Closed back headphones are completely sealed around the back, and this allows sound to only come out where it can actually reach your ears. What this means is that they will isolate you a lot more from external noises.

Open back headphones, on the other hand, have an open back, which means that the driver will be in direct contact with the exterior and is normally only covered by a grille, allowing air to pass through the ear cups and the speakers.

Open back headphones are better suited for mixing music and for listening to music, as long as you’re in a completely quiet place, whereas closed back headphones are better suited for recording and for listening to music in general, since they isolate you from the outside world.

Now, open back headphones usually are high impedance headphones, meaning that a lot more power is required to drive them properly, don’t ask me why this is the case, but I’ve seen way more open back headphones with higher impedance than closed back ones, and either an audio interface or a dedicated headphone amp is needed, but they tend to sound a lot better.

In short; Open back headphones don’t isolate you from the outside world but generally sound better and provide a better spatial representation than closed back ones, even though they usually are higher impedance headphones and require a dedicated amp or a dedicated audio interface.

If you’re only interested in listening to music, then I’d recommend closed back headphones such as the Audio-Technica ATH-M40X or the Sony WH 1000xm4.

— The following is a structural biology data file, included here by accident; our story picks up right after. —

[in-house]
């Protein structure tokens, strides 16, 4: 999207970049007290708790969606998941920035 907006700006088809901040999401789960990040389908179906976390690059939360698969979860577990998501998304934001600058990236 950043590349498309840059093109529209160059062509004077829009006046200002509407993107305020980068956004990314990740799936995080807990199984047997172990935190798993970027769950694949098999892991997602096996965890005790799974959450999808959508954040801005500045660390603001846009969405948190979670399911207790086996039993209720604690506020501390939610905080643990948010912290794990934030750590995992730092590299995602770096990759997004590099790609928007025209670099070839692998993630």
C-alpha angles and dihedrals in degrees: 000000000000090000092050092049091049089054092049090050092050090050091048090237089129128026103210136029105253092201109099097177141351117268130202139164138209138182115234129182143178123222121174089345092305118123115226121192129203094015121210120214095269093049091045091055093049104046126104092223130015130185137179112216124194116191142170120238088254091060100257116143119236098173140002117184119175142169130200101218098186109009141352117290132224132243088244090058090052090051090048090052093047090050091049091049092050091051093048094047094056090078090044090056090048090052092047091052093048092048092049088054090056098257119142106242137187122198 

For mixing, on the other hand, as long as you’re doing it in a quiet environment, open back headphones such as the Sennheiser HD650 or the Beyerdynamic DT990 Pro, are what I’d recommend.

Consider Studio Monitors for Mixing

Headphones play a vital role when mixing since they are much better at helping you detect clicks and pops in the tracks, or when you really need to hone in on a specific sound and alter it slightly, but, if at all possible, you shouldn’t only use headphones for mixing and consider investing in a set of studio monitors.

This is because with headphones you only hear the right channel in one ear and the left channel in the other. Essentially, there’s no “crosstalk” between the two, which provides you with a completely different stereo feel than if you were mixing on speakers.

In addition to this, speakers tend to sound flatter as well, which is very important when trying to mix and produce music.

Of course, for speakers to work as intended you also need to somewhat acoustically treat your room, which if you absolutely can’t do, then I could see how headphones might be better for that particular case.

My budget recommendations:

  • Kali LP6 (I have these set up in my studio and they are fantastic for the price)
  • Adam TV5

Conclusion

You absolutely don’t need a dedicated audio interface for listening to music on headphones, but for mixing and producing music, that’s another story.

If you only need to record one track at a time, then you might get away with just using a USB microphone and connecting the headphones to the headphone output on the mic itself, but if you need even a slightly larger setup, then an Audio Interface is absolutely essential.

Also consider what I mentioned about impedance, since high impedance headphones might not be able to be driven properly by your computer’s built-in sound card. So, either buy headphones that can work properly without an amp/audio interface, or buy a dedicated solution.